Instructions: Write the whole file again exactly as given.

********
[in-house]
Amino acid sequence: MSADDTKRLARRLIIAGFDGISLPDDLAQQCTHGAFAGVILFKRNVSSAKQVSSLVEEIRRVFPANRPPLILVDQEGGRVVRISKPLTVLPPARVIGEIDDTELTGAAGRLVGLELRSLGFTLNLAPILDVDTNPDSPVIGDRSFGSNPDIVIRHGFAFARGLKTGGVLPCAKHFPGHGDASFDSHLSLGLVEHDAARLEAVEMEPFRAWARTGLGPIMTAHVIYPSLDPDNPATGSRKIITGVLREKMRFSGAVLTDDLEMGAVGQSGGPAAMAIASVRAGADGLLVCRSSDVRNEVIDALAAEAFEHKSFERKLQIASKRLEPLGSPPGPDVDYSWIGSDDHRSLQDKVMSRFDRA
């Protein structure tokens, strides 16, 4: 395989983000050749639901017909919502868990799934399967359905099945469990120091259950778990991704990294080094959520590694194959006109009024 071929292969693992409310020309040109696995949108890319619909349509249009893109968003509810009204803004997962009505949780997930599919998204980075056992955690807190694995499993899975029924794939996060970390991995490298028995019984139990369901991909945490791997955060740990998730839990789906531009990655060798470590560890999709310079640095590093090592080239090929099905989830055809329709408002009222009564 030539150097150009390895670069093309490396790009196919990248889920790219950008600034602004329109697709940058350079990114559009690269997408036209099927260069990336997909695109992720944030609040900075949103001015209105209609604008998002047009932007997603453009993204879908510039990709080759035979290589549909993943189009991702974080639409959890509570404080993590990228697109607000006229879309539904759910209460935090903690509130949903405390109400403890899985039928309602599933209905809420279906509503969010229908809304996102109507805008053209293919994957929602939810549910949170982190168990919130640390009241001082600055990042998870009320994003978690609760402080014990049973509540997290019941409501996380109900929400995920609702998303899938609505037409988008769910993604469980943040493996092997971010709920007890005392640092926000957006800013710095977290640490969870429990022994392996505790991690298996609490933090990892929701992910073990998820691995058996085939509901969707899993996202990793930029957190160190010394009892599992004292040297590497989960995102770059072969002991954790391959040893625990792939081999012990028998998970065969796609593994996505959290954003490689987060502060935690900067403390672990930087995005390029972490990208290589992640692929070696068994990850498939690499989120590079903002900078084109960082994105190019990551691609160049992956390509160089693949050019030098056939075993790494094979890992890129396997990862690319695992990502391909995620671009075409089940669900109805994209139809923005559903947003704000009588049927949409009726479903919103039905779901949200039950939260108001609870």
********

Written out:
[in-house]
Amino acid sequence: MSADDTKRLARRLIIAGFDGISLPDDLAQQCTHGAFAGVILFKRNVSSAKQVSSLVEEIRRVFPANRPPLILVDQEGGRVVRISKPLTVLPPARVIGEIDDTELTGAAGRLVGLELRSLGFTLNLAPILDVDTNPDSPVIGDRSFGSNPDIVIRHGFAFARGLKTGGVLPCAKHFPGHGDASFDSHLSLGLVEHDAARLEAVEMEPFRAWARTGLGPIMTAHVIYPSLDPDNPATGSRKIITGVLREKMRFSGAVLTDDLEMGAVGQSGGPAAMAIASVRAGADGLLVCRSSDVRNEVIDALAAEAFEHKSFERKLQIASKRLEPLGSPPGPDVDYSWIGSDDHRSLQDKVMSRFDRA
């Protein structure tokens, strides 16, 4: 395989983000050749639901017909919502868990799934399967359905099945469990120091259950778990991704990294080094959520590694194959006109009024 071929292969693992409310020309040109696995949108890319619909349509249009893109968003509810009204803004997962009505949780997930599919998204980075056992955690807190694995499993899975029924794939996060970390991995490298028995019984139990369901991909945490791997955060740990998730839990789906531009990655060798470590560890999709310079640095590093090592080239090929099905989830055809329709408002009222009564 030539150097150009390895670069093309490396790009196919990248889920790219950008600034602004329109697709940058350079990114559009690269997408036209099927260069990336997909695109992720944030609040900075949103001015209105209609604008998002047009932007997603453009993204879908510039990709080759035979290589549909993943189009991702974080639409959890509570404080993590990228697109607000006229879309539904759910209460935090903690509130949903405390109400403890899985039928309602599933209905809420279906509503969010229908809304996102109507805008053209293919994957929602939810549910949170982190168990919130640390009241001082600055990042998870009320994003978690609760402080014990049973509540997290019941409501996380109900929400995920609702998303899938609505037409988008769910993604469980943040493996092997971010709920007890005392640092926000957006800013710095977290640490969870429990022994392996505790991690298996609490933090990892929701992910073990998820691995058996085939509901969707899993996202990793930029957190160190010394009892599992004292040297590497989960995102770059072969002991954790391959040893625990792939081999012990028998998970065969796609593994996505959290954003490689987060502060935690900067403390672990930087995005390029972490990208290589992640692929070696068994990850498939690499989120590079903002900078084109960082994105190019990551691609160049992956390509160089693949050019030098056939075993790494094979890992890129396997990862690319695992990502391909995620671009075409089940669900109805994209139809923005559903947003704000009588049927949409009726479903919103039905779901949200039950939260108001609870």